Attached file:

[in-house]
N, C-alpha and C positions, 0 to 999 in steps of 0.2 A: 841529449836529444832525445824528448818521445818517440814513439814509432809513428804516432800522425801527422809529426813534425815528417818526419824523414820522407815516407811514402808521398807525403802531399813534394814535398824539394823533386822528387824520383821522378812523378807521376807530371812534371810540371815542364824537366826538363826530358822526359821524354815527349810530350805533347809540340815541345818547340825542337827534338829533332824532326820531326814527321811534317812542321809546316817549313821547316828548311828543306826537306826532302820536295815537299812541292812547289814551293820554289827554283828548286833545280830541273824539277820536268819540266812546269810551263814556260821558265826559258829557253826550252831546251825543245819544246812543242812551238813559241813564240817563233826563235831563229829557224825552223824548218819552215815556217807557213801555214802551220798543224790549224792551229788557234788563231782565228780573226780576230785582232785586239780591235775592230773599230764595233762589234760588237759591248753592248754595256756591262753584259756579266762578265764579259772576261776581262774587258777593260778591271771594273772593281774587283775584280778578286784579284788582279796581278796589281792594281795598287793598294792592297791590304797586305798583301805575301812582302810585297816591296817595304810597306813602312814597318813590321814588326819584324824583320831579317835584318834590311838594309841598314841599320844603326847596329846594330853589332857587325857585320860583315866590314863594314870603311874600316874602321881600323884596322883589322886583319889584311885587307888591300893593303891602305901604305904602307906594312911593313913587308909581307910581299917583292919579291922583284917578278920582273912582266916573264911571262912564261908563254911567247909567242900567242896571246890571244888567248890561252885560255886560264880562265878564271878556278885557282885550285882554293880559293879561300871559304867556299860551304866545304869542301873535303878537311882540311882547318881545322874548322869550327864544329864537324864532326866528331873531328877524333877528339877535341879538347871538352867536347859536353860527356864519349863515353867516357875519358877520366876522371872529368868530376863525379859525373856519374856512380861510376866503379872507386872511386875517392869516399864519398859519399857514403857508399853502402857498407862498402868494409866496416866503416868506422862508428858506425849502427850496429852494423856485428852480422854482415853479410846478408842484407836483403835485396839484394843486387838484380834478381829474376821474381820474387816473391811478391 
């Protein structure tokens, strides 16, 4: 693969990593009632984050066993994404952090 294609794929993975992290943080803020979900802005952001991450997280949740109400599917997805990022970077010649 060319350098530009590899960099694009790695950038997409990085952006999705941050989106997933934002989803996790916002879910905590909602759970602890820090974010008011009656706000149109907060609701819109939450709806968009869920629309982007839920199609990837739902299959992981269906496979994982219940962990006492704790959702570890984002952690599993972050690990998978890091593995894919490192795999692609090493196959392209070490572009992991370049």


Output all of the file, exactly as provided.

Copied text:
[in-house]
N, C-alpha and C positions, 0 to 999 in steps of 0.2 A: 841529449836529444832525445824528448818521445818517440814513439814509432809513428804516432800522425801527422809529426813534425815528417818526419824523414820522407815516407811514402808521398807525403802531399813534394814535398824539394823533386822528387824520383821522378812523378807521376807530371812534371810540371815542364824537366826538363826530358822526359821524354815527349810530350805533347809540340815541345818547340825542337827534338829533332824532326820531326814527321811534317812542321809546316817549313821547316828548311828543306826537306826532302820536295815537299812541292812547289814551293820554289827554283828548286833545280830541273824539277820536268819540266812546269810551263814556260821558265826559258829557253826550252831546251825543245819544246812543242812551238813559241813564240817563233826563235831563229829557224825552223824548218819552215815556217807557213801555214802551220798543224790549224792551229788557234788563231782565228780573226780576230785582232785586239780591235775592230773599230764595233762589234760588237759591248753592248754595256756591262753584259756579266762578265764579259772576261776581262774587258777593260778591271771594273772593281774587283775584280778578286784579284788582279796581278796589281792594281795598287793598294792592297791590304797586305798583301805575301812582302810585297816591296817595304810597306813602312814597318813590321814588326819584324824583320831579317835584318834590311838594309841598314841599320844603326847596329846594330853589332857587325857585320860583315866590314863594314870603311874600316874602321881600323884596322883589322886583319889584311885587307888591300893593303891602305901604305904602307906594312911593313913587308909581307910581299917583292919579291922583284917578278920582273912582266916573264911571262912564261908563254911567247909567242900567242896571246890571244888567248890561252885560255886560264880562265878564271878556278885557282885550285882554293880559293879561300871559304867556299860551304866545304869542301873535303878537311882540311882547318881545322874548322869550327864544329864537324864532326866528331873531328877524333877528339877535341879538347871538352867536347859536353860527356864519349863515353867516357875519358877520366876522371872529368868530376863525379859525373856519374856512380861510376866503379872507386872511386875517392869516399864519398859519399857514403857508399853502402857498407862498402868494409866496416866503416868506422862508428858506425849502427850496429852494423856485428852480422854482415853479410846478408842484407836483403835485396839484394843486387838484380834478381829474376821474381820474387816473391811478391 
């Protein structure tokens, strides 16, 4: 693969990593009632984050066993994404952090 294609794929993975992290943080803020979900802005952001991450997280949740109400599917997805990022970077010649 060319350098530009590899960099694009790695950038997409990085952006999705941050989106997933934002989803996790916002879910905590909602759970602890820090974010008011009656706000149109907060609701819109939450709806968009869920629309982007839920199609990837739902299959992981269906496979994982219940962990006492704790959702570890984002952690599993972050690990998978890091593995894919490192795999692609090493196959392209070490572009992991370049």